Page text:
There were plenty of times last season when coordinator Mark D'Onofrio said he went to his bench too much as he tried to plug the holes and solve the woes of a putrid Hurricanes defense.
"Last year we probably played 25 to 28 guys in certain games," D'Onofrio said Tuesday."We had too many guys on the field at the same time who were susceptible to a big mental error, a missed tackle, those sorts of things."
The 16th-ranked Hurricanes (2-0) aren't throwing the kitchen sink at opponents anymore. Bigger, stronger, deeper and finally with real veteran leadership, UM's defense played only 19 players against Florida, D'Onofrio said, a sign there is finally a standard of excellence where only the best who can hold their own will play against the best.
"That was the right number for that game because at this point those 19 can execute at a high level and not have a drop off where you get gashed or somebody is not in the right spot," D'Onofrio continued. "I'd like to play more, but I'm not going to play more until they play at the level the 19 are executing at."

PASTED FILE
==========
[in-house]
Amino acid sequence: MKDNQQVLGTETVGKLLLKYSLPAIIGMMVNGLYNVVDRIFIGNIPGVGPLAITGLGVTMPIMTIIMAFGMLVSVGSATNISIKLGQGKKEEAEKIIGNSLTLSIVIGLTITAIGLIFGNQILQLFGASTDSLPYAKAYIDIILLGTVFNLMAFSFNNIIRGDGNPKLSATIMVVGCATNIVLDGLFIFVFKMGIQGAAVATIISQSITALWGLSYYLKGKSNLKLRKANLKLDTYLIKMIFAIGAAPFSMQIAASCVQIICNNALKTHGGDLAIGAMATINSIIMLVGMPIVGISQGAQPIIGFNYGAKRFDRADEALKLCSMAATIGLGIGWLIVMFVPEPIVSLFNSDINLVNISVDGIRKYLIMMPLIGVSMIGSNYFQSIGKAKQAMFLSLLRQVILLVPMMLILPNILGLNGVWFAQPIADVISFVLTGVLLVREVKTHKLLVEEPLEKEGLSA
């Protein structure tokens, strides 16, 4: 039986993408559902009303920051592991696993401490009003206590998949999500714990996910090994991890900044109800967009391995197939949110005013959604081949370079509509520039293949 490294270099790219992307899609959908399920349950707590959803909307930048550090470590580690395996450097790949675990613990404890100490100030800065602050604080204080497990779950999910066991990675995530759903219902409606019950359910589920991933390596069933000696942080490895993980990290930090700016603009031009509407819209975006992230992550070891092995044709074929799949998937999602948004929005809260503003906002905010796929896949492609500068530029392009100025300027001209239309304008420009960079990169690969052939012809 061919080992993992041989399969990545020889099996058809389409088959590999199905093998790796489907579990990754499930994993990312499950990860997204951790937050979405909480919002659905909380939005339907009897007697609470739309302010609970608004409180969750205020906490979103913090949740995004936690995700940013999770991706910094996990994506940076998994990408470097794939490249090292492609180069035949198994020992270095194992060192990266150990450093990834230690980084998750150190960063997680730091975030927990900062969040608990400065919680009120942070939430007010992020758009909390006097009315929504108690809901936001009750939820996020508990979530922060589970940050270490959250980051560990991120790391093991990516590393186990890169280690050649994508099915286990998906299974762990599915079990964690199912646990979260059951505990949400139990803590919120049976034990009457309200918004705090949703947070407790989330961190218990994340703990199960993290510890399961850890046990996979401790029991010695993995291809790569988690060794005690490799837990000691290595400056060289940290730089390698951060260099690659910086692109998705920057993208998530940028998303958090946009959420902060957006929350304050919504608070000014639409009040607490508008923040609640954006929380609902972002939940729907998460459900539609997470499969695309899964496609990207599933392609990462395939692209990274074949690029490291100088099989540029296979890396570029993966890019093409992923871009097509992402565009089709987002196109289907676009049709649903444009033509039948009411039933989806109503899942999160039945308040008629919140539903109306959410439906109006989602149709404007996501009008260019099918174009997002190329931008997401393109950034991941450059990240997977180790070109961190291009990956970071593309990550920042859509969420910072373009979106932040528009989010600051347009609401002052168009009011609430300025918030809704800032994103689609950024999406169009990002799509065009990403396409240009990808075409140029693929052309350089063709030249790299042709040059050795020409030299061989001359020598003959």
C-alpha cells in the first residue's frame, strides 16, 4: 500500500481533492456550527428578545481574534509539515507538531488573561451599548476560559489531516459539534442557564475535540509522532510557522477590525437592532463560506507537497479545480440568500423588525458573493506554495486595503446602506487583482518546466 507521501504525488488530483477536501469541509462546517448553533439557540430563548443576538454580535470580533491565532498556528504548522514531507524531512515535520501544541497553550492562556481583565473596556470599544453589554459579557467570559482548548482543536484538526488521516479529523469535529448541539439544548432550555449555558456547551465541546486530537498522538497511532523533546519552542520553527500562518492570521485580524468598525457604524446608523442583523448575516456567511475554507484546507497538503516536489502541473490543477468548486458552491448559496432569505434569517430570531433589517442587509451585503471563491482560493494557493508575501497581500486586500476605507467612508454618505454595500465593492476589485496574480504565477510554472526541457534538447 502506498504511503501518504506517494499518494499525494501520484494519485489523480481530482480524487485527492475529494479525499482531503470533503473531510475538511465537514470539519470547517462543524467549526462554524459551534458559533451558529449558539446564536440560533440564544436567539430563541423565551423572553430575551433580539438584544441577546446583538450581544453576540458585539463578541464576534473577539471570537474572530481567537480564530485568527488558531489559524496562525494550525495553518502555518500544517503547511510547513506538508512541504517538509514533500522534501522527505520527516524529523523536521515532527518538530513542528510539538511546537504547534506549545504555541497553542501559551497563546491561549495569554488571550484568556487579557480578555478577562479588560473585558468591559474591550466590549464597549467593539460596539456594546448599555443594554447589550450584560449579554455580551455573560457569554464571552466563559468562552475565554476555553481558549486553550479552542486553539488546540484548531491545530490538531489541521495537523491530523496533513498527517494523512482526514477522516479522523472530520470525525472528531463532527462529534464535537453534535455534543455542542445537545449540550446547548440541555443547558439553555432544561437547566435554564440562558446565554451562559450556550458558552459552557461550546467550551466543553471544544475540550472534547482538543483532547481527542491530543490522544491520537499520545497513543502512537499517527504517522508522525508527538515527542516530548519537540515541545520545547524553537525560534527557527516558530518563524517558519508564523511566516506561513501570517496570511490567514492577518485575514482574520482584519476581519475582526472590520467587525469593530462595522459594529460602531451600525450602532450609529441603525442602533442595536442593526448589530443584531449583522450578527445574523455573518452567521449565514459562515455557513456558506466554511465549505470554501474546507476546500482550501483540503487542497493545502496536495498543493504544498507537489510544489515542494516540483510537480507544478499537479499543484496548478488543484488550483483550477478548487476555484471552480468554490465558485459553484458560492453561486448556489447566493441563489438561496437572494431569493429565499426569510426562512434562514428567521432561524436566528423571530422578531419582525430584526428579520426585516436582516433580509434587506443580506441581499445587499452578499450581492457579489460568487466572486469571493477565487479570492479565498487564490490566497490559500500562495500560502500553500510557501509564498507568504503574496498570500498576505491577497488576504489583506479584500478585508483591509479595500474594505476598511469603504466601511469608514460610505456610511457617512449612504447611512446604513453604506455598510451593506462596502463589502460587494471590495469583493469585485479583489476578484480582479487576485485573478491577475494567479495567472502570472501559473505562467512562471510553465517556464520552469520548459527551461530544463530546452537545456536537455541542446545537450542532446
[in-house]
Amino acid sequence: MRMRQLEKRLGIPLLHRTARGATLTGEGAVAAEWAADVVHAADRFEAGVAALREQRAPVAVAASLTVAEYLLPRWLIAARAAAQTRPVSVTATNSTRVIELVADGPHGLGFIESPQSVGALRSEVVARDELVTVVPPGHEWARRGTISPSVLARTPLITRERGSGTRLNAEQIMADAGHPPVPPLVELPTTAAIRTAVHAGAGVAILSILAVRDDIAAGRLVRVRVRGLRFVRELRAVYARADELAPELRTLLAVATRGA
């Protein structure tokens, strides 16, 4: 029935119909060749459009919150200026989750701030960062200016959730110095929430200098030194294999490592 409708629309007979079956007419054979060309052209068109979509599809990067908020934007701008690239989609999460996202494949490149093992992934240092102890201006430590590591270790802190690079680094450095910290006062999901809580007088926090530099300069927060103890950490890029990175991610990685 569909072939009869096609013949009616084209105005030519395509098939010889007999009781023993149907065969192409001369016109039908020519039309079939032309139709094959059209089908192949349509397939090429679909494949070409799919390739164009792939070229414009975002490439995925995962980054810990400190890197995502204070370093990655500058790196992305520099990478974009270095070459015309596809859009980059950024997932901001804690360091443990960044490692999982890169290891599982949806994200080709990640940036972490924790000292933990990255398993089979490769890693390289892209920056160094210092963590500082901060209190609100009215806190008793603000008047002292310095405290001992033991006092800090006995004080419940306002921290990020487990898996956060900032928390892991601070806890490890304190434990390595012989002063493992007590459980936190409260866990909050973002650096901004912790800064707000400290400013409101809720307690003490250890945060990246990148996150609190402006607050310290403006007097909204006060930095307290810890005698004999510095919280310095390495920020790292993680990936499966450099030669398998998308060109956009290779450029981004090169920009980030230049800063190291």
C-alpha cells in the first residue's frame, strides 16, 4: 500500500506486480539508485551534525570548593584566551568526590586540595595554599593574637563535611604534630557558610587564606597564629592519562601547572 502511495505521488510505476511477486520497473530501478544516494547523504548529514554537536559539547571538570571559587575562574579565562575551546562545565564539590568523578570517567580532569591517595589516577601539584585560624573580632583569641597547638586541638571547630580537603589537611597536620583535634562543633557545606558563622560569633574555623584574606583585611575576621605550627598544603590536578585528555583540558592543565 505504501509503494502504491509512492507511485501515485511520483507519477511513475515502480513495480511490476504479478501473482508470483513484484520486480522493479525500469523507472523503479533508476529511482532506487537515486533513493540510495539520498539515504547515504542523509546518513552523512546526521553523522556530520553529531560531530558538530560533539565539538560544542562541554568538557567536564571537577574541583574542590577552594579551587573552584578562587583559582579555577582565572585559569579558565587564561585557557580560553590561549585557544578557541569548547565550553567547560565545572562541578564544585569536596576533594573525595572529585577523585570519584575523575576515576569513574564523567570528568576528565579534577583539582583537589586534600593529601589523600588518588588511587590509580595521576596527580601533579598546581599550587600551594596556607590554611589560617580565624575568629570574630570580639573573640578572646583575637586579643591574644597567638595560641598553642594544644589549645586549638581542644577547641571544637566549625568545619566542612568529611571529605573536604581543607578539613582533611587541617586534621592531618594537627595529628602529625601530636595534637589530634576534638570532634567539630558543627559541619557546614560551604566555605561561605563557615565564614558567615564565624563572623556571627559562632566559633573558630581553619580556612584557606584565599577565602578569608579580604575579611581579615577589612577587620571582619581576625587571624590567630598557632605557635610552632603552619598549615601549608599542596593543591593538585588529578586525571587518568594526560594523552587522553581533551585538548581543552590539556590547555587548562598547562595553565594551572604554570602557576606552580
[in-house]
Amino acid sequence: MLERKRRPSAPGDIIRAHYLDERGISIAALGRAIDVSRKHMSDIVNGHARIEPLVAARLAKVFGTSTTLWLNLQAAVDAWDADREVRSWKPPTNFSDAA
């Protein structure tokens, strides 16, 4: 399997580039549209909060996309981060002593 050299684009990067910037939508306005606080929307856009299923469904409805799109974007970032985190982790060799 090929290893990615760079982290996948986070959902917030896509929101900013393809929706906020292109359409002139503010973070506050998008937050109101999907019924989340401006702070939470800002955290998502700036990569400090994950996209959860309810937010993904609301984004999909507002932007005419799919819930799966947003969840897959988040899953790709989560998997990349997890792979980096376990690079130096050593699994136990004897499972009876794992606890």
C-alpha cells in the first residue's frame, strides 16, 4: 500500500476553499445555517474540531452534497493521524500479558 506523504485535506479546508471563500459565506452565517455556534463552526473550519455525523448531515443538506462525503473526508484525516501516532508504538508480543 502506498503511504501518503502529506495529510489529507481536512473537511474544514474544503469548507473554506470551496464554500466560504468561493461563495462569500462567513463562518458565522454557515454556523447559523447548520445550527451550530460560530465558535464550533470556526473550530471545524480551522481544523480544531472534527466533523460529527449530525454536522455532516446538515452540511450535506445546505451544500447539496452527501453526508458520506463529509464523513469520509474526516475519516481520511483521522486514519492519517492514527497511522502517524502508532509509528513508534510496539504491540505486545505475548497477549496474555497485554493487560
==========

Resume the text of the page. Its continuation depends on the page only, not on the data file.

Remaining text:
A year ago, D'Onofrio said there were current third team players on his defensive line who got upwards of 300 snaps. With the additions of veteran players like senior defensive tackle Justin Renfrow (6-6, 320) and ends David Gilbert (6-4, 256) and Ufomba Kamalu (6-6, 285) freshmen and sophomores who aren't ready aren't being pressed into action anymore.
The Hurricanes, ranked among the worst defenses in the country last season, are surrendering only 2.9 yards per carry this season and rank second nationally in red zone defense.
"There is leadership. There's accountability. There's guys in the room who take a lot of pride in what they're doing now as opposed to saying hey 'I'm on the team and I'm starting or I'm a backup,'" D'Onofrio said. "Like I mentioned [Monday], those guys were a starter or a backup on a team that wasn't playing very well.
"You can pat yourself on the back for that or you can get better. The guys realize that. And they realize they had to do their job and execute better. I'm just happy for them. I'm happy for the players because they put a lot of time and effort into it. It's a good start. By no means are we a finished product yet. We're 2-0 and we've improved in some areas and I expect us to continue to work hard to continue to improve."
A big reason the team is also gelling on defense more, according to coaches and players, is that real leaders have stepped forward. There is an accountability for mistakes and blown assignments.